Students reflect upon Cost Cutters shooting

MEGAN WENDT

mewendt09@ole.augie.edu

Two Augustana international students found themselves near the scene of the shooting that ended the lives of 24-year-old Amanda Connors and 38-year-old Tyrone Leeon Smith on Sept. 11 at the 41st Street Cost Cutters. Nearly a week and a half later, a handful of students are still feeling the eerie atmosphere the shooting has left on the neighborhood where Smith lived.

International students from Norway Gorm Haaland and Kaia Rugset were just down the street from Cost Cutters at Scheels taking a break from their studies that Tuesday afternoon. Rugset said they heard breaking news about the shooting on the radio when leaving Scheels.

“I was in my car driving and I was really scared,” Rugset said. “My first thought was that we should leave.”

However, the pair decided to stay in the area to see what was happening.

Rugset said they came within feet of the scene, glimpsing the S.W.A.T. team as the radio announced its initial entry into Cost Cutters.

“At the time I felt like we were safe, but looking back at it I realize that we were probably too close,” Rugset said. “However, the police were right by us, and they never told us to stay back or to go elsewhere. So I guess I just decided to trust them.”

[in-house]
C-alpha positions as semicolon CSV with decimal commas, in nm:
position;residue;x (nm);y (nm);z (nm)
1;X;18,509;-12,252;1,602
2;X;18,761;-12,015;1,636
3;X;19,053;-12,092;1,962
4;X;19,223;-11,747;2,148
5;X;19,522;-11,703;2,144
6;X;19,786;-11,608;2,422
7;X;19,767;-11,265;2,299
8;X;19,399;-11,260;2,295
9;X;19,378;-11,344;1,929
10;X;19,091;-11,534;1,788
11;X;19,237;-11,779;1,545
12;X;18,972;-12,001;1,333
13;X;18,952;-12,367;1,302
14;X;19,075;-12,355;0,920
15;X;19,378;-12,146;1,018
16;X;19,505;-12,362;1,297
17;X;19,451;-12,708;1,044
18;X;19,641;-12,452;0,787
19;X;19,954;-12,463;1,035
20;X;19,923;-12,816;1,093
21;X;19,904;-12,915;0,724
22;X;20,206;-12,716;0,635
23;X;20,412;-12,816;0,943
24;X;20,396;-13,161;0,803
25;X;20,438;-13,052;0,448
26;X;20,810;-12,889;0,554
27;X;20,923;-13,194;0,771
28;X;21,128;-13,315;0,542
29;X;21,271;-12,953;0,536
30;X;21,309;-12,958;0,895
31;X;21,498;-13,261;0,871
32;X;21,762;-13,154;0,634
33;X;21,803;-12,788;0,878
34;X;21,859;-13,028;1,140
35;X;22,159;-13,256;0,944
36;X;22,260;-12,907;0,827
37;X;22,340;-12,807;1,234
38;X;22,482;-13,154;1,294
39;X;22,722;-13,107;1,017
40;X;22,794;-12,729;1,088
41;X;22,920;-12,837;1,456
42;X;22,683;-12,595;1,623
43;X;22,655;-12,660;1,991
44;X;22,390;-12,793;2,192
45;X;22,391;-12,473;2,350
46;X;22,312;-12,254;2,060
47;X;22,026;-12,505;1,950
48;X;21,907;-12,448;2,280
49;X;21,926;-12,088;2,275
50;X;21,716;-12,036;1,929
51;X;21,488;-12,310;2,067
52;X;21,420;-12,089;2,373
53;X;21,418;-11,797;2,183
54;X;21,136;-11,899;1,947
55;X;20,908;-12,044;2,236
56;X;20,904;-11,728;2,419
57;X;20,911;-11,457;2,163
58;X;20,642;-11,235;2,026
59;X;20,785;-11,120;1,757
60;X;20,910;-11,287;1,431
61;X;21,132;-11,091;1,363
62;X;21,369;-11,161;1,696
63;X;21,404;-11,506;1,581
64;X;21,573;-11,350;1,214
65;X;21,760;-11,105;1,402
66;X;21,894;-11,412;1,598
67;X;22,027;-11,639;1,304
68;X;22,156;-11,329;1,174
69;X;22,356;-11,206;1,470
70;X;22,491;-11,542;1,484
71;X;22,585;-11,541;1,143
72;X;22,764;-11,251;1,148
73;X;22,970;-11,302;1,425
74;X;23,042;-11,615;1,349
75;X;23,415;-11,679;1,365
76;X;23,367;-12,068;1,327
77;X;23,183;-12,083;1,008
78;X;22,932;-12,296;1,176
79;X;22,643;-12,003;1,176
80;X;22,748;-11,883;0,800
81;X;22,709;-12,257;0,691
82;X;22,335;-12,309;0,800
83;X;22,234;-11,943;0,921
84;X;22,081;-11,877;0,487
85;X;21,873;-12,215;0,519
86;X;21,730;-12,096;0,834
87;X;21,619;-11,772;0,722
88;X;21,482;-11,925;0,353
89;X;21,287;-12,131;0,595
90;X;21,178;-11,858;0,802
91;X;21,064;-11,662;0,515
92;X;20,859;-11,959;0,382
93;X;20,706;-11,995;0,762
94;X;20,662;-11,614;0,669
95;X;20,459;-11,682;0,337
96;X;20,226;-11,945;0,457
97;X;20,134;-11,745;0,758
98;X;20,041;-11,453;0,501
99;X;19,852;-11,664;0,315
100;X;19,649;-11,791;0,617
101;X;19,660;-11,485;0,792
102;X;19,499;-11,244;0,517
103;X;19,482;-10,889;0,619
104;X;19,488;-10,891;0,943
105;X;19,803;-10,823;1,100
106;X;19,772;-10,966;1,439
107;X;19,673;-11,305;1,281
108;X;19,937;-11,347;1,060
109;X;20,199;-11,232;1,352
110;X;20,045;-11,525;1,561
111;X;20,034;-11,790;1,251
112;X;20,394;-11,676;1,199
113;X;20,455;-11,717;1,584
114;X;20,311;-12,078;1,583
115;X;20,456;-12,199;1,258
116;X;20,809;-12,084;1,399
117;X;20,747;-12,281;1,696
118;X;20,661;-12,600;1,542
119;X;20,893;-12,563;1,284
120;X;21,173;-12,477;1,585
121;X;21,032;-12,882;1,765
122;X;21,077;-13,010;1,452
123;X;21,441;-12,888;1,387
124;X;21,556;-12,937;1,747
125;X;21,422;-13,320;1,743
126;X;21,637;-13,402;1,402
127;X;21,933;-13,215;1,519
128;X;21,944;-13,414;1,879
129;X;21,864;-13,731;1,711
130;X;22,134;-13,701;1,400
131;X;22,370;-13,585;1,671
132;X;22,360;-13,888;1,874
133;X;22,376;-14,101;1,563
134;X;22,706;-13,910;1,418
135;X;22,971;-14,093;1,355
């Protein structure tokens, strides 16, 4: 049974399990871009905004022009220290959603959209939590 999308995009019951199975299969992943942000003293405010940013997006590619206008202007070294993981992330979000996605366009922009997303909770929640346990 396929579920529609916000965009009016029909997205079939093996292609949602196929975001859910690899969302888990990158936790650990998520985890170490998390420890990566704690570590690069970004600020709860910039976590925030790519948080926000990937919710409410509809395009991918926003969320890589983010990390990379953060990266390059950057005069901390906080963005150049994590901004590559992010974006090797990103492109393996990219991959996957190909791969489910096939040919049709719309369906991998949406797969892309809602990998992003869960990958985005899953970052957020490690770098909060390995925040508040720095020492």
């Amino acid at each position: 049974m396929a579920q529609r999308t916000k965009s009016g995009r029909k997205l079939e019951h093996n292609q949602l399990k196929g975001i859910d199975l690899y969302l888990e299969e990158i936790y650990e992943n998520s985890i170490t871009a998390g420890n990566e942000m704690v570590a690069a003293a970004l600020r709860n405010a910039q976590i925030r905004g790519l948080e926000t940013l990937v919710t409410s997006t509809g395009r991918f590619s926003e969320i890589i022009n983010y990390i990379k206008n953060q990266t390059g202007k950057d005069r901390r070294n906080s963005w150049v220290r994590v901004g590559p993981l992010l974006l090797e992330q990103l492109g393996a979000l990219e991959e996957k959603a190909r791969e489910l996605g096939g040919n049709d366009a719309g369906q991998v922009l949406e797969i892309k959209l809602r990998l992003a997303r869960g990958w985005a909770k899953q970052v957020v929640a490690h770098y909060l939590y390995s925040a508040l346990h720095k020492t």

Augustana junior Dylynn Makepeace lives just a few blocks from campus on South Norton Avenue and was informed by a neighbor lady on the night of the shooting that Smith had lived just two houses away.

“It’s scary enough to think that something like this would happen in Sioux Falls, let alone so close to my home,” Makepeace says. “At the time my roommates and I didn’t lock our house during the day, so a string of ‘what ifs’ began racing through my mind.”

They have since taken to locking their doors both day and night.

Makepeace said the occurrence is a somber reminder for students and Sioux Falls residents to take precautionary measures to ensure their safety.

“This event just goes to show that you never truly know your neighbors, so it’s better to be safe than sorry,” Makepeace said.